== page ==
Before I begin, I need to issue a sincere apology to the other bloggers, Jason and Jacob, as well as the readers. I did not plan my week well and I did not get a chance to give this topic the full attention it deserves. So, forgive me if my post is a little on the light side or a little on the ramble-y side. I will, however, make sure to finish reading through the study’s detailed findings and provide an updated portion to this post.
Is “partyism” real? Do you have friends who have this radical new communicable disease? Perhaps you even suffer from it yourself! I can tell you that I did, and still do to some extent. Is that a bad thing? Yes, and no. This political prejudice is part of what makes our country great as well as what keeps us even keeled. It keeps both sides honest and in check. Of course, it’s only truly useful when acted upon in moderation.
I do believe that we have become hyper-partisan in our everyday lives. I’ve seen it erode friendships and have been both the offender and the offended when it comes to this phenomenon. I see the political brawls on Facebook and Twitter, daily. This “partyism” or political prejudice is real and the extent to which it seems to be devolving into has me frightened. The reason I am frightened is that it seems as though people have forgotten how to disagree without being disagreeable. I see this as very problematic for society.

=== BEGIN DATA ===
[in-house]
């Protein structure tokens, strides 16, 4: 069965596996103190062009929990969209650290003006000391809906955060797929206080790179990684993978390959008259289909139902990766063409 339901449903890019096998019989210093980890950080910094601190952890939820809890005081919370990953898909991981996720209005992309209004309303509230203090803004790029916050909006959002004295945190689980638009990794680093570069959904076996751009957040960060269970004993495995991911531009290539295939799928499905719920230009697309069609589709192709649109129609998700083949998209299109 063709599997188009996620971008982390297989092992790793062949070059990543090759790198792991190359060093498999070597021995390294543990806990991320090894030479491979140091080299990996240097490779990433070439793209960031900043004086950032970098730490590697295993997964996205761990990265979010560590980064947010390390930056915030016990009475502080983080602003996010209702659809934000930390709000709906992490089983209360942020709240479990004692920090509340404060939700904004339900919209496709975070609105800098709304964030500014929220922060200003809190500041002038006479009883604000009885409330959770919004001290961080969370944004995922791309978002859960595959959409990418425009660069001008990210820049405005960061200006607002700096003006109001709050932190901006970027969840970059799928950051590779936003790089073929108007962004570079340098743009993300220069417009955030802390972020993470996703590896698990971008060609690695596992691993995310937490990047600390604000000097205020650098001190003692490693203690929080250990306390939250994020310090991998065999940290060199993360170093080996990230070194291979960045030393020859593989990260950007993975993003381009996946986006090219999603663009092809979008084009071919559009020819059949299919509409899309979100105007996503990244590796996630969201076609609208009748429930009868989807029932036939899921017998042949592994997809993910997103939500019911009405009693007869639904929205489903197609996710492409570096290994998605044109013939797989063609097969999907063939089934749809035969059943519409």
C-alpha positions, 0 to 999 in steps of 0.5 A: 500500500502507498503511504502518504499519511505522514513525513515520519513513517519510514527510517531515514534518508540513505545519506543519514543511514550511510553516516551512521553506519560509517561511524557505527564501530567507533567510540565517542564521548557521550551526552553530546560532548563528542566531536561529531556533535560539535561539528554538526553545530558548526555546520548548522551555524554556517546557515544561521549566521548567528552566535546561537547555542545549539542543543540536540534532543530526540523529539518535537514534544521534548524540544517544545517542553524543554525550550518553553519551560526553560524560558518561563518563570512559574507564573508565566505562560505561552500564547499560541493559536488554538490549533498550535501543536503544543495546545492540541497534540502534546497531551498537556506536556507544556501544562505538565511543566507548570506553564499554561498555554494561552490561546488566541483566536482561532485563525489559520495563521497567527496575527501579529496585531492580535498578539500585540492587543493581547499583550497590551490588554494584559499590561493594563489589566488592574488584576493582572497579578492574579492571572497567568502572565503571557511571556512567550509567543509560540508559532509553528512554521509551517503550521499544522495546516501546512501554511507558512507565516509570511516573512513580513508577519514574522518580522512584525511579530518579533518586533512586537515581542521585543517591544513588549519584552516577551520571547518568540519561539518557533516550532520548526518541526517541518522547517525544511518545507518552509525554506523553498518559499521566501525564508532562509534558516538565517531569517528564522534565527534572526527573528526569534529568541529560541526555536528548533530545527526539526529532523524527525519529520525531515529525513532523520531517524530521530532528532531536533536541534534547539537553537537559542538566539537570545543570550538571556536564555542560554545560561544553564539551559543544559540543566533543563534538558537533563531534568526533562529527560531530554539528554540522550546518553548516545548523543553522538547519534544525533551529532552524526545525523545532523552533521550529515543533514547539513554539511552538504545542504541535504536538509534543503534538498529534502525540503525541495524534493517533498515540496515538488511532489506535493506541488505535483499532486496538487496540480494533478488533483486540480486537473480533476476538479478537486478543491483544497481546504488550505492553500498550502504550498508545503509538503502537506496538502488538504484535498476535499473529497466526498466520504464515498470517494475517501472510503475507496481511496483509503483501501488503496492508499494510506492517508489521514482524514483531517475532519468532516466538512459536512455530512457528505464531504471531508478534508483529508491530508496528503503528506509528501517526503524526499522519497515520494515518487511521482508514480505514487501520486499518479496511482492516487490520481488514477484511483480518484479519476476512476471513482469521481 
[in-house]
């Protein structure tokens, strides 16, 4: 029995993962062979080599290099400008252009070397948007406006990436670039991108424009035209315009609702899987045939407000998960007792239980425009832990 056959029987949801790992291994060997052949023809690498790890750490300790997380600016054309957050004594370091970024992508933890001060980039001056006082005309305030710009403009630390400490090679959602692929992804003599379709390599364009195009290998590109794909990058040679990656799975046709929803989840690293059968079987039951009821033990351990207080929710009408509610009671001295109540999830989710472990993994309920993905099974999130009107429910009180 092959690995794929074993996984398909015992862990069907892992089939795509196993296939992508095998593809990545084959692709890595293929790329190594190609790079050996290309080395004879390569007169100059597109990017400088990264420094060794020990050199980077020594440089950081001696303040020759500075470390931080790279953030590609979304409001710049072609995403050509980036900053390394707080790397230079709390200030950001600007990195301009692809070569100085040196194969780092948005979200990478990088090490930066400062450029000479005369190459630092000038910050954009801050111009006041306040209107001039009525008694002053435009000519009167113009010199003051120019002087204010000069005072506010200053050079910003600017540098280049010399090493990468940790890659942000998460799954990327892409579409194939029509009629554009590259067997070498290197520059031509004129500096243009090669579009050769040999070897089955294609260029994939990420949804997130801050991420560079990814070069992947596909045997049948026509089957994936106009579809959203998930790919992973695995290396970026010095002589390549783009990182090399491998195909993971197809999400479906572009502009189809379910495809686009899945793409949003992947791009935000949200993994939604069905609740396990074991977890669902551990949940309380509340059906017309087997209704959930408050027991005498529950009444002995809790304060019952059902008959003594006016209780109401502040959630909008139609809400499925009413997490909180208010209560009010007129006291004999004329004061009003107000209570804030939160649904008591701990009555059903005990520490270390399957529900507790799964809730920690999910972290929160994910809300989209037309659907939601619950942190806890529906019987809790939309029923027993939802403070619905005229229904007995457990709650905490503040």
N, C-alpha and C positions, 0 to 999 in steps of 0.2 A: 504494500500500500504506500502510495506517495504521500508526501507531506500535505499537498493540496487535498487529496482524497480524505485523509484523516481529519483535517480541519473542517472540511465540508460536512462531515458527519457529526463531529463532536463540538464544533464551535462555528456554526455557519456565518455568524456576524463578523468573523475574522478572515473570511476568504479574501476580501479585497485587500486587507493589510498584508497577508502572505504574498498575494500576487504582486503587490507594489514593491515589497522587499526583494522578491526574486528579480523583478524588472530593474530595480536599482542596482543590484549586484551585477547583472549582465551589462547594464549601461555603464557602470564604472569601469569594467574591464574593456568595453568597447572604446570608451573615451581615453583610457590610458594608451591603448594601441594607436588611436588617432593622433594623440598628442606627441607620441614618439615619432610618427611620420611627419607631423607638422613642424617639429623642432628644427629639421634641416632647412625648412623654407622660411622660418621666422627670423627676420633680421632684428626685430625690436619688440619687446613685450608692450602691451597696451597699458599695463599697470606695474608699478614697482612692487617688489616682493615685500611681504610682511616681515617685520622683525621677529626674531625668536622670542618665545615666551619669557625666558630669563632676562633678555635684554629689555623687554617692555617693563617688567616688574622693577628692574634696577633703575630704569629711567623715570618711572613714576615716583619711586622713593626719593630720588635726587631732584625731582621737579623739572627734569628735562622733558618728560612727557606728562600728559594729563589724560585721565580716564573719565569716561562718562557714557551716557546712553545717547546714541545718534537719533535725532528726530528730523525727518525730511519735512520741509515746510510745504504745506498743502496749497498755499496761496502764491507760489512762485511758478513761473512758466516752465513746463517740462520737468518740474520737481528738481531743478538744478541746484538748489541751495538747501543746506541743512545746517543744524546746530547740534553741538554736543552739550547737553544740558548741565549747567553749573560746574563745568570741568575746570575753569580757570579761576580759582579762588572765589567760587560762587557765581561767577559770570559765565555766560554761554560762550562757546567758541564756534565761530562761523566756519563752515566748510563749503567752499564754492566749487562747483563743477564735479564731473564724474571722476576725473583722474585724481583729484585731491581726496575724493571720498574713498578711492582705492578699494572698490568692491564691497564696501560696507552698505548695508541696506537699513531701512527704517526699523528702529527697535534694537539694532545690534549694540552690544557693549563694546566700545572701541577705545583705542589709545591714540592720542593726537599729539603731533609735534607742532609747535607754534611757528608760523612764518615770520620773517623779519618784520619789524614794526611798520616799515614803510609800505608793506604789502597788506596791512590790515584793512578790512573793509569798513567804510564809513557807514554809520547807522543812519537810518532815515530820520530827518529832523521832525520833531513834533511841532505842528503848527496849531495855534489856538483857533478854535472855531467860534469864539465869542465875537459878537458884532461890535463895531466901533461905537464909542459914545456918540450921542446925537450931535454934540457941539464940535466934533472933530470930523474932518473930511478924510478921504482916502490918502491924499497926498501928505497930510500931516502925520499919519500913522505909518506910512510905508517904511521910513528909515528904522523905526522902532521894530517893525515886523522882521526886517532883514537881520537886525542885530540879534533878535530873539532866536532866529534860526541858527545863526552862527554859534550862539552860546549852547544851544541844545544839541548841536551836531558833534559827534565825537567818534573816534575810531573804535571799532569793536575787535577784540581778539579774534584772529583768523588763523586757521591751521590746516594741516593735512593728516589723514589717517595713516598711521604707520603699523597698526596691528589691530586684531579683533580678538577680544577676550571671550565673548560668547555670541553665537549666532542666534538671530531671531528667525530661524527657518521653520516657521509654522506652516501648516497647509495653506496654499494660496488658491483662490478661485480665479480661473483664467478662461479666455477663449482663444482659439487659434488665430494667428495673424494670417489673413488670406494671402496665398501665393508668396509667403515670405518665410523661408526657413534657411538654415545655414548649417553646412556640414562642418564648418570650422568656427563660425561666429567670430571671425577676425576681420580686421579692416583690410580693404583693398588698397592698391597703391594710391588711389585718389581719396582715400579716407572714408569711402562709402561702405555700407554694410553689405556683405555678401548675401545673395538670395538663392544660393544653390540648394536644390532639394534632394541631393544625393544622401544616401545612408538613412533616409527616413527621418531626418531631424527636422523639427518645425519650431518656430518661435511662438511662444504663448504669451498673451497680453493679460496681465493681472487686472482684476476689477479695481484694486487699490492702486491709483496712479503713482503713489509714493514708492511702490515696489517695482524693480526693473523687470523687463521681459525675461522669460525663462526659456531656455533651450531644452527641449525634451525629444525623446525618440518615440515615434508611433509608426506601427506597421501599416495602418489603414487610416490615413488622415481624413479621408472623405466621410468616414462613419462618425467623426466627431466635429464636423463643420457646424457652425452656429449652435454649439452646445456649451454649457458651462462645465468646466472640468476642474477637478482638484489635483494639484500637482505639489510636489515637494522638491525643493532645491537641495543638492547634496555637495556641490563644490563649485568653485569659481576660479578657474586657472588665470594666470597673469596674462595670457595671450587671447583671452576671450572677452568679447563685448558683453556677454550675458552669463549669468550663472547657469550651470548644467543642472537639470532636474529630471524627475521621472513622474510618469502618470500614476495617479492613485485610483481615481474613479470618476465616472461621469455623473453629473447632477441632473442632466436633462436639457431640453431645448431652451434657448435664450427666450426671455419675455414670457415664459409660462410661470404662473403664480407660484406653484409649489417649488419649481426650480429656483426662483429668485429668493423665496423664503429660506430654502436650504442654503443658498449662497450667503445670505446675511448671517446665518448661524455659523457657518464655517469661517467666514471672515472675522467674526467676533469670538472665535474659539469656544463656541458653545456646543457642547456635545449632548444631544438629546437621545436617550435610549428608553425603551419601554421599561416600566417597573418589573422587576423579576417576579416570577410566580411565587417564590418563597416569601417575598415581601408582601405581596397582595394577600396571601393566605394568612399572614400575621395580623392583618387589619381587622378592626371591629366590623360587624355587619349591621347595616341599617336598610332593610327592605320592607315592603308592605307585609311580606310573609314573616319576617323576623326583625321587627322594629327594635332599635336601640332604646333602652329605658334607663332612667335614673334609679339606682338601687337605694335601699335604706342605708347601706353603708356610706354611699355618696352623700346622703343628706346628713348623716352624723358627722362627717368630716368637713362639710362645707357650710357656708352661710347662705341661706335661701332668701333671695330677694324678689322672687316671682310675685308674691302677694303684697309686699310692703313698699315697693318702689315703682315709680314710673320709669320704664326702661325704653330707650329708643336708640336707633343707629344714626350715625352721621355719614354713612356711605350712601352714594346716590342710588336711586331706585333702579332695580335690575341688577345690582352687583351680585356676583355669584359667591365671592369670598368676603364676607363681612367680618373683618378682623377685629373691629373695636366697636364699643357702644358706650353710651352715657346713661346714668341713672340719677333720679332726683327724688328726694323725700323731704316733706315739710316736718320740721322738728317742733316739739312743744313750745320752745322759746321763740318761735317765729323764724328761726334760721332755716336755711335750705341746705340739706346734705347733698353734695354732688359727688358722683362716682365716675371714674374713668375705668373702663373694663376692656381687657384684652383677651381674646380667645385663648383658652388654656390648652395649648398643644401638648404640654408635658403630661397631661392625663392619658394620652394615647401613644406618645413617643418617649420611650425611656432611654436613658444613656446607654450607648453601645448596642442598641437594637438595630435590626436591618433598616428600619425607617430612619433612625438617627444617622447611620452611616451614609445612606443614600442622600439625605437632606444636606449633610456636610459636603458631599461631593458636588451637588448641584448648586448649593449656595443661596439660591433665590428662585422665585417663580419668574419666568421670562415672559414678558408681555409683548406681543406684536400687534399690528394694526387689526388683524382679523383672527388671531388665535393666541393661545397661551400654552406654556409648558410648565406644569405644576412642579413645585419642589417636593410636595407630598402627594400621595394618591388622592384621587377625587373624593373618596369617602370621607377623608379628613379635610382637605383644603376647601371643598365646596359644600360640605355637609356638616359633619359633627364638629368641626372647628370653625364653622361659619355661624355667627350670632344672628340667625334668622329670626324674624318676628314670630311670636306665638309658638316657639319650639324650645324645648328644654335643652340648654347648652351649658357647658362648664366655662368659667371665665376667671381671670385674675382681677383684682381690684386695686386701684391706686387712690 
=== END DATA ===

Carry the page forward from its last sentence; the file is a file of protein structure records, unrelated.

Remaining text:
The rise of interpersonal communication through the Internet has allowed for exponential discussions with people we barely know. In some respects this is great as it allows everyone to experience so many differing points of view. Of course, it also allows us to be far more negative and nasty towards people if we don’t agree with them. This intergroup bias or in-group favoritism is part of our human nature. Like most elements of our human nature, if not kept in check, things can get ugly fast.
Understanding first and foremost that just because we have strong convictions about how we think society should be run, doesn’t make us any more or less right (or wrong) than the republican in Iowa, the Democrat in New Hampshire, or even the moderate in Texas. We all have ideas and convictions that we all want everyone to hear and acknowledge (again, a trait of human nature). However what we need to realize is that there are things, which are far more important than being right; those things are fellow human beings.
In my view the biggest obstacle we face in reducing the effect of “partyism” is to open our minds and more importantly our ears. We need to remove ourselves from the political sphere we live in and seek out those with opinions different than our own. Our first thoughts should be less about “which party do you belong to” and more focused on “what shapes your convictions”. In addition we need to keep in mind that we are all fallible; nobody has the answers because life is unfathomably complex. We may not agree on anything, but if it helps me understand you more and develop a sense of unity on a different level, that’s all I can wish for.